The UK government today sought to downplay deep divisions within the Cabinet over the form that Britain's exit from the European Union would take, saying it is just a "lively debate" rather than a rift. Some media reports suggested that UK Chancellor Philip Hammond had angered some of his more pro-Brexit Cabinet colleagues with his concerns over plans to immediately restrict immigration from the EU, warning that this could harm the UK economy. It came as leading Brexit-backer Boris Johnson was forced to defend himself over an unpublished article which showed him presenting arguments in favour of staying in the EU. However, UK Health Secretary Jeremy Hunt today sought to dismiss concerns as a "lively debate" within government circles rather than any deep divisions. "If we weren't having lively debates in cabinet, you would be saying what's happened to Cabinet government, why aren't you going through incredibly thoroughly, all the different arguments to make sure we end up with the right decision," Hunt told BBC. "The British people changed the history of our country on June 23 and the Cabinet is absolutely united that we must respect that decision.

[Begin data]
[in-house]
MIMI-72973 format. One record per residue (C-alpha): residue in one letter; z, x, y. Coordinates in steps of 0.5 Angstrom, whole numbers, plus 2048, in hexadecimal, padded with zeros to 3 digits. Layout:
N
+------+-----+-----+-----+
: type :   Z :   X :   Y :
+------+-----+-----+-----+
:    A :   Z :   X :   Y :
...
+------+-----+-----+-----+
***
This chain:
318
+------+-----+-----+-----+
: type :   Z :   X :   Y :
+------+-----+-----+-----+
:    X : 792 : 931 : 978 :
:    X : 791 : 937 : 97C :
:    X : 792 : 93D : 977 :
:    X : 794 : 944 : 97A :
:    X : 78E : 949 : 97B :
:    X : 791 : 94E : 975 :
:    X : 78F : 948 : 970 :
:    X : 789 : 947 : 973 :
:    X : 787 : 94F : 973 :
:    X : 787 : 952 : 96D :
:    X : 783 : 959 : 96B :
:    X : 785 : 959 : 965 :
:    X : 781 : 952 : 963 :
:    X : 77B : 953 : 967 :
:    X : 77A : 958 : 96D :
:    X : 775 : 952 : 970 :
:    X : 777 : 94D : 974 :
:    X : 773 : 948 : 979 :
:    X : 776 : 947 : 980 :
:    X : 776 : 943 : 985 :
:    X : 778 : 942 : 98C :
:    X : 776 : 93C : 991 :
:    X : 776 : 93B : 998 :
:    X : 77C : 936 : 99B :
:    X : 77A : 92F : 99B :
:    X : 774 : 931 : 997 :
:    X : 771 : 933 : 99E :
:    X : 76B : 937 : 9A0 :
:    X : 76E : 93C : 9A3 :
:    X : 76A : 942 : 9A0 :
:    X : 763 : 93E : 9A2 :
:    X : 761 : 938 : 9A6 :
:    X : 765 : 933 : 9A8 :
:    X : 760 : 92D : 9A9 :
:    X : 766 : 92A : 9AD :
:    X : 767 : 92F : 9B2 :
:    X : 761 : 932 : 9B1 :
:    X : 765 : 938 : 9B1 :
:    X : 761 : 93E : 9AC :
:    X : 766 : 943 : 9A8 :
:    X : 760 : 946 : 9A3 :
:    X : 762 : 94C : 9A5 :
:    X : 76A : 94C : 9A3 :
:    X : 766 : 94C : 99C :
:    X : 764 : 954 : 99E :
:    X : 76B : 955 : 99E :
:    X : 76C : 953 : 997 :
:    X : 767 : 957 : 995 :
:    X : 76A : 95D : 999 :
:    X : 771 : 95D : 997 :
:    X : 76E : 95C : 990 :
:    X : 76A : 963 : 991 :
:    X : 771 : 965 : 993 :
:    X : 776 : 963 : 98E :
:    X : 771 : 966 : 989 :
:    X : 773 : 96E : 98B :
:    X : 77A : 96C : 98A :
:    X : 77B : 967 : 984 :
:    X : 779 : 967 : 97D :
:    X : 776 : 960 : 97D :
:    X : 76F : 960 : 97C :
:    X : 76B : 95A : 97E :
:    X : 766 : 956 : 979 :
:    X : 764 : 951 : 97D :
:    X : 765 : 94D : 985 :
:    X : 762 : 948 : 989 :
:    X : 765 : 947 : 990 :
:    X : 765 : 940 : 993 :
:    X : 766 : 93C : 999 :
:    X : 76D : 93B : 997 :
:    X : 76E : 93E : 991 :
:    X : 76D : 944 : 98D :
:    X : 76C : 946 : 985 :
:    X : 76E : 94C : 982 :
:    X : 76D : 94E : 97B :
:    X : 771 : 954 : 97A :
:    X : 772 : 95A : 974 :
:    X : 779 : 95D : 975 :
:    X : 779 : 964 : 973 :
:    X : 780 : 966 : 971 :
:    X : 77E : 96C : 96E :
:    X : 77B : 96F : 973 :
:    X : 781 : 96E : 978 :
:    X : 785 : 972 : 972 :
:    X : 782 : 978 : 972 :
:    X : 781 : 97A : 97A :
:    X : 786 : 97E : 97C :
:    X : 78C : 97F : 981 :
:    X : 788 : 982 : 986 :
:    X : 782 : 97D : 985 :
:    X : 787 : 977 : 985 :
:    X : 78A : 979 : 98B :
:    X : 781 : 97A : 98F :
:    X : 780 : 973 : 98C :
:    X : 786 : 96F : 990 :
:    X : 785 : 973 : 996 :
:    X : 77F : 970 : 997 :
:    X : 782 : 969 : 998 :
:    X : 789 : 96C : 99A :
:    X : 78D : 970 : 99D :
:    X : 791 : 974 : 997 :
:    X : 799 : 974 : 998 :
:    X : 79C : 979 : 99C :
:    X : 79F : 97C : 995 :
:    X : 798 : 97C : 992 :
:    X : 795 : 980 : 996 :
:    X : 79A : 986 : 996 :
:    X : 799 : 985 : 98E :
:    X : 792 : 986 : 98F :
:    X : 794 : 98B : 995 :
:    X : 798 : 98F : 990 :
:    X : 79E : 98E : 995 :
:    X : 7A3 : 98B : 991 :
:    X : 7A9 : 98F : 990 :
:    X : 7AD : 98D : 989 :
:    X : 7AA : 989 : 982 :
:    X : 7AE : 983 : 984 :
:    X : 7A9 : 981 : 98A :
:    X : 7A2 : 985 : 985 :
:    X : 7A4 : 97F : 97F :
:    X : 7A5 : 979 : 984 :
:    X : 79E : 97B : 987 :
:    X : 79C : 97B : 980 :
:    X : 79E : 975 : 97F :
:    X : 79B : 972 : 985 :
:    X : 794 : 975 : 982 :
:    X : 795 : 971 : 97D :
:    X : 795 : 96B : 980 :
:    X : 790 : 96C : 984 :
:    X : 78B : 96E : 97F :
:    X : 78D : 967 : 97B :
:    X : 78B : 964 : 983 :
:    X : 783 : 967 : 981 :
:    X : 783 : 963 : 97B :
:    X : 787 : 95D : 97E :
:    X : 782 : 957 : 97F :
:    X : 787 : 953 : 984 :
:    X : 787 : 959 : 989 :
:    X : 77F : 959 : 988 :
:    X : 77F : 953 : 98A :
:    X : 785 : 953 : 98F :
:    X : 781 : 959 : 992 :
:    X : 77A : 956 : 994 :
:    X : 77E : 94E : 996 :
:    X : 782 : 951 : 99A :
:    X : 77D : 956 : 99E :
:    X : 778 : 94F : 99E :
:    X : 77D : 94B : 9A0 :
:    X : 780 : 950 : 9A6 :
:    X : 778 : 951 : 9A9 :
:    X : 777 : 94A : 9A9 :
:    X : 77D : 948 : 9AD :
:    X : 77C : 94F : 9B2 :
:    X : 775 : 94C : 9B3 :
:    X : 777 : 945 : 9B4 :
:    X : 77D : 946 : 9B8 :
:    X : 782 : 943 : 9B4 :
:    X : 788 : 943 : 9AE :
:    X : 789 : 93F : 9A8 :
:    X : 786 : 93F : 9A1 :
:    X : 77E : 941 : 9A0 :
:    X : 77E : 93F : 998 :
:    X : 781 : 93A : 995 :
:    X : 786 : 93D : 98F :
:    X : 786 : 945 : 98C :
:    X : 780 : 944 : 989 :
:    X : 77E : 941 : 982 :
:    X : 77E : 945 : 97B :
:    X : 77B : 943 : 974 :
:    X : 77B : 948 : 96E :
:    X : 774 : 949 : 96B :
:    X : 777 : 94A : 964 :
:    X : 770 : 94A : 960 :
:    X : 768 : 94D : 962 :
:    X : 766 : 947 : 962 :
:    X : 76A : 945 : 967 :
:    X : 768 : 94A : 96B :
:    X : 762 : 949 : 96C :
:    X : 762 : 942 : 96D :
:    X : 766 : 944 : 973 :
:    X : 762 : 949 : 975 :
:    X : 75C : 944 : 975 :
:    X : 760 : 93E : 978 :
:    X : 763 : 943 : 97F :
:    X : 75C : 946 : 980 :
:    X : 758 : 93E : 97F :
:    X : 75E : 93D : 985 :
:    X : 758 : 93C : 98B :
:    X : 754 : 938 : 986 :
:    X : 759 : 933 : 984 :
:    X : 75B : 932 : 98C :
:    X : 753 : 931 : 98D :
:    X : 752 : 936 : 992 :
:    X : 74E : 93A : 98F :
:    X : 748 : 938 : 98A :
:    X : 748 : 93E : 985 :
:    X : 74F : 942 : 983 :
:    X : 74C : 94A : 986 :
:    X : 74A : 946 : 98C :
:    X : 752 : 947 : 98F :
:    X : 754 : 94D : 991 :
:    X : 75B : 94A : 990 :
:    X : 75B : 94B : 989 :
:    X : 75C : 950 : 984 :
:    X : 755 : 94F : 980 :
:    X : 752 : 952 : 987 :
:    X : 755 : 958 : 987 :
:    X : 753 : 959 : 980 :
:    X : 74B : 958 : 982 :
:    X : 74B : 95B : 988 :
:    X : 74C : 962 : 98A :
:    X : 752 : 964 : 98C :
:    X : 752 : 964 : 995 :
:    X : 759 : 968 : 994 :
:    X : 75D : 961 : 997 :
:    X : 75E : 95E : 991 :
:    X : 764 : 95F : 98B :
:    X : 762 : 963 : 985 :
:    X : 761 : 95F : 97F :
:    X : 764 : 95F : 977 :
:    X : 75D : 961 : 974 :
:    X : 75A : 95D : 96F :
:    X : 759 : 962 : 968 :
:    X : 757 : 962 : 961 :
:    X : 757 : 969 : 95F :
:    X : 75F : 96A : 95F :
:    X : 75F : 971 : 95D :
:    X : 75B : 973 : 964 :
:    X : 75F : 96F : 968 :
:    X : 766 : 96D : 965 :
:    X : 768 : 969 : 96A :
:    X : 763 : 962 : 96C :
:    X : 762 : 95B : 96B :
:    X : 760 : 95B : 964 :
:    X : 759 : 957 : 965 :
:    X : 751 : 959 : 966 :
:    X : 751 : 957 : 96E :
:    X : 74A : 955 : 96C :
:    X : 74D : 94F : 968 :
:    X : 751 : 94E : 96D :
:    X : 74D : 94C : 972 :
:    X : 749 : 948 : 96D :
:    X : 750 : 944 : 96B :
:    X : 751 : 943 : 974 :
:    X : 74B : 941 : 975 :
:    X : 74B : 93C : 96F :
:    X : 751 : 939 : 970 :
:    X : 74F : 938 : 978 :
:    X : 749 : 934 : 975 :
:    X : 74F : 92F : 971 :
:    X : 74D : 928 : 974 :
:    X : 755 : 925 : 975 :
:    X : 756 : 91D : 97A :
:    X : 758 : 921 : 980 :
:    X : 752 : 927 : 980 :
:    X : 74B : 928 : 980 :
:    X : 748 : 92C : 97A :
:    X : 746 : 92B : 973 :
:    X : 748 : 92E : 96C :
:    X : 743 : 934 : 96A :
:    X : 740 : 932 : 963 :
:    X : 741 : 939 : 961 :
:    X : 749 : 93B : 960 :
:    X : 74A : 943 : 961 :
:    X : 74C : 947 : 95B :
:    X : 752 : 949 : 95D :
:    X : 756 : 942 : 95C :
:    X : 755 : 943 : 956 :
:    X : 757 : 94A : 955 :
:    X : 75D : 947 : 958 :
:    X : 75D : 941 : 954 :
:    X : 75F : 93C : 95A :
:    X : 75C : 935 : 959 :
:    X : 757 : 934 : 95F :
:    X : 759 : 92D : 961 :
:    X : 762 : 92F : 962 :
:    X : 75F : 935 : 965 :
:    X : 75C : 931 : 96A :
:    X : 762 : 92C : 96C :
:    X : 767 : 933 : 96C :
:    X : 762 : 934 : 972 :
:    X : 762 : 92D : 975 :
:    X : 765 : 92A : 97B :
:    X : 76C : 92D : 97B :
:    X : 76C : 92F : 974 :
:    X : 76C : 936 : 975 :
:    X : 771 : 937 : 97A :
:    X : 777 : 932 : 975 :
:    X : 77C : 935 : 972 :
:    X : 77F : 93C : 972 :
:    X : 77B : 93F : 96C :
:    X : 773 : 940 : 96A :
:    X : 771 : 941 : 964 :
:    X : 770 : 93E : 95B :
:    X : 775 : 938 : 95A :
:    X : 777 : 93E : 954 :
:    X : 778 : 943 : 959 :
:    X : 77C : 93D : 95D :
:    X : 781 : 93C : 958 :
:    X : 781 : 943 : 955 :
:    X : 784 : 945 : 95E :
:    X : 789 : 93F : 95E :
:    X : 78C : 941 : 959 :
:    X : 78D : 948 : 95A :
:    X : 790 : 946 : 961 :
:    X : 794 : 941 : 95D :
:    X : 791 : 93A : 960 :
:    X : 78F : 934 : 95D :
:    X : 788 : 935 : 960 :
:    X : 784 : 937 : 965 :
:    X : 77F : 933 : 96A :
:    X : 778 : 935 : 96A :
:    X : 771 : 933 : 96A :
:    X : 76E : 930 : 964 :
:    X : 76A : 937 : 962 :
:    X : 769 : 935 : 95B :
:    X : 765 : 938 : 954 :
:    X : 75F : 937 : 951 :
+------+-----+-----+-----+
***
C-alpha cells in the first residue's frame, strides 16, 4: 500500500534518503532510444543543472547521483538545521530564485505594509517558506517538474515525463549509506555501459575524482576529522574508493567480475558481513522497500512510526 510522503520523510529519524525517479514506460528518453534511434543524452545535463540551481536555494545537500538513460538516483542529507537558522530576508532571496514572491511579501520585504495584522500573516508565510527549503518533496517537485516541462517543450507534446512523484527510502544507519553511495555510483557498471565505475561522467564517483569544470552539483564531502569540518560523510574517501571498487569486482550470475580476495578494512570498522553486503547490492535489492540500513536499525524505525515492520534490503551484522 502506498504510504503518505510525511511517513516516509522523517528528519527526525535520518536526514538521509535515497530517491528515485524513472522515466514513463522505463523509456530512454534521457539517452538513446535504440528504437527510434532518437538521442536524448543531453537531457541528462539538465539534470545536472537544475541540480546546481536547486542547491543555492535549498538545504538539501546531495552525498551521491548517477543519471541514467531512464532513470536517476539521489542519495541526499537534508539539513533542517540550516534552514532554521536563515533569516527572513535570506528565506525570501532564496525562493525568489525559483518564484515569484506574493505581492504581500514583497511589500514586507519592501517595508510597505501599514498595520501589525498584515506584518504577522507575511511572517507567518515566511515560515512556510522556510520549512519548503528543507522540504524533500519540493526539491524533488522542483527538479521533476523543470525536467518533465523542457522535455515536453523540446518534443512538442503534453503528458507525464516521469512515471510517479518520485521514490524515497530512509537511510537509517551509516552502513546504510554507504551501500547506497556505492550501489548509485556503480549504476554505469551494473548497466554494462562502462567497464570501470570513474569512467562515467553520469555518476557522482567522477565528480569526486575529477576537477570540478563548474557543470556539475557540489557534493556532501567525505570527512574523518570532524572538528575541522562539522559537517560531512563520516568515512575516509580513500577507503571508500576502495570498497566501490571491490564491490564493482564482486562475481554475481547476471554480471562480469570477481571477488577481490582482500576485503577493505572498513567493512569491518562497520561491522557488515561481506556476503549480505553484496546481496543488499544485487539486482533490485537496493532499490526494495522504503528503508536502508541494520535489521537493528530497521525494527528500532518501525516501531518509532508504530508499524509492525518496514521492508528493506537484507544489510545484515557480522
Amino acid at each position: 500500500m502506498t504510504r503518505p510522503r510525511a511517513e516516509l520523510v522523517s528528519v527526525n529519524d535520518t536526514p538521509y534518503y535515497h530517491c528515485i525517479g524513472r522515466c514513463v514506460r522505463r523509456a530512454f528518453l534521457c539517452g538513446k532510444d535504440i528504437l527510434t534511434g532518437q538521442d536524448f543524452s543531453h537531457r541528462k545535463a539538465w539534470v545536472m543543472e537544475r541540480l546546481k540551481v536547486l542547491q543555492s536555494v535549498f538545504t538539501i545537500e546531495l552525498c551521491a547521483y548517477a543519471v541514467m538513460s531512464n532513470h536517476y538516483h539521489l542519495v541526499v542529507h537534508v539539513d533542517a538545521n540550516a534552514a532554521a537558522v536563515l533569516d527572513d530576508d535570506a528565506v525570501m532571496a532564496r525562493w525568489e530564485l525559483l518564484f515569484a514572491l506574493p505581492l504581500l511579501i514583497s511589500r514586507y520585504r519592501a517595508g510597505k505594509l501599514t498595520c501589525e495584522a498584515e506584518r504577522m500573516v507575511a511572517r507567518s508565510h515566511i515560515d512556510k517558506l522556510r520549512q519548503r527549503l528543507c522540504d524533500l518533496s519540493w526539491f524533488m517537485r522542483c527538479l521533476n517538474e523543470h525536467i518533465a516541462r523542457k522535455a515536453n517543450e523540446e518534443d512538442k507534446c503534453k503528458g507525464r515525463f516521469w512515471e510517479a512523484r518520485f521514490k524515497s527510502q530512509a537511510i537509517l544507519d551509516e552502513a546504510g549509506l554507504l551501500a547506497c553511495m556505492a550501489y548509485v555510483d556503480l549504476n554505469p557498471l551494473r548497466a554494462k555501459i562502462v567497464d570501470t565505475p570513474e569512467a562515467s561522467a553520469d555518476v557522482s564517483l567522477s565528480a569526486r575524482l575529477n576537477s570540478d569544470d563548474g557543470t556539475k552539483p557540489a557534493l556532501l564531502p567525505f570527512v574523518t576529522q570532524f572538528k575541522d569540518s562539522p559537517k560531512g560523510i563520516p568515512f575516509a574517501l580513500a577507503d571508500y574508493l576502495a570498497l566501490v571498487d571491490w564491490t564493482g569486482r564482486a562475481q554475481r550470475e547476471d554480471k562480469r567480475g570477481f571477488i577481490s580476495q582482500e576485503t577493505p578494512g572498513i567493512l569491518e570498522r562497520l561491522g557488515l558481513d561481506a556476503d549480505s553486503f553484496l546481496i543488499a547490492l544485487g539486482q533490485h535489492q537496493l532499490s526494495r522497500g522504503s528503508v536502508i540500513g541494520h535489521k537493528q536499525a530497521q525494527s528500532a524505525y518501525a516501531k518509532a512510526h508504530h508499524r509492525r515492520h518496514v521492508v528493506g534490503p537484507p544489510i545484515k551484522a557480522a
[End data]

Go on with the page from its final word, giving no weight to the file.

But we need to then go through very thoroughly and carefully, all the different options," he said. At a Cabinet sub-committee meeting last week, Hammond is said to have suggested the government continue to consider other options on immigration control, even after UK home secretary Amber Rudd had brought forward plans for a visa scheme that would close the door to low-skilled migrants. An unnamed cabinet source told 'The Daily Telegraph' that Hammond was "overly influenced by his Treasury officials who think it is a catastrophe that Britain voted to leave the EU". Another source told the paper: "He is arguing from a very Treasury point of view. He is arguing like an accountant seeing the risk of everything rather than the opportunity." 'The Times' newspaper claimed Hammond's intervention angered some more pro-Brexit ministers, and was seen as potential foot-dragging by the Chancellor. According to the 'Guardian', differences between ministers are likely to surface most strongly on the Brexit Committee, whose 12 permanent members are split evenly between ministers who supported the leave and remain campaigns before the June 23 referendum. Yesterday, an unpublished column by Johnson, now UK foreign secretary, created a stir as it argued for continued EU membership. The senior Cabinet minister, however, made light of the article, saying it was a result of the fact that he was "wrestling" with his stand on Brexit. British Prime Minister Theresa May had announced at the Conservative Party conference earlier this month that Article 50 of the Lisbon Treaty, the official trigger for Brexit, will be invoked by the end of March next year. The debates and divisions over the exact nature of Brexit are expected to intensify in the lead up to the deadline.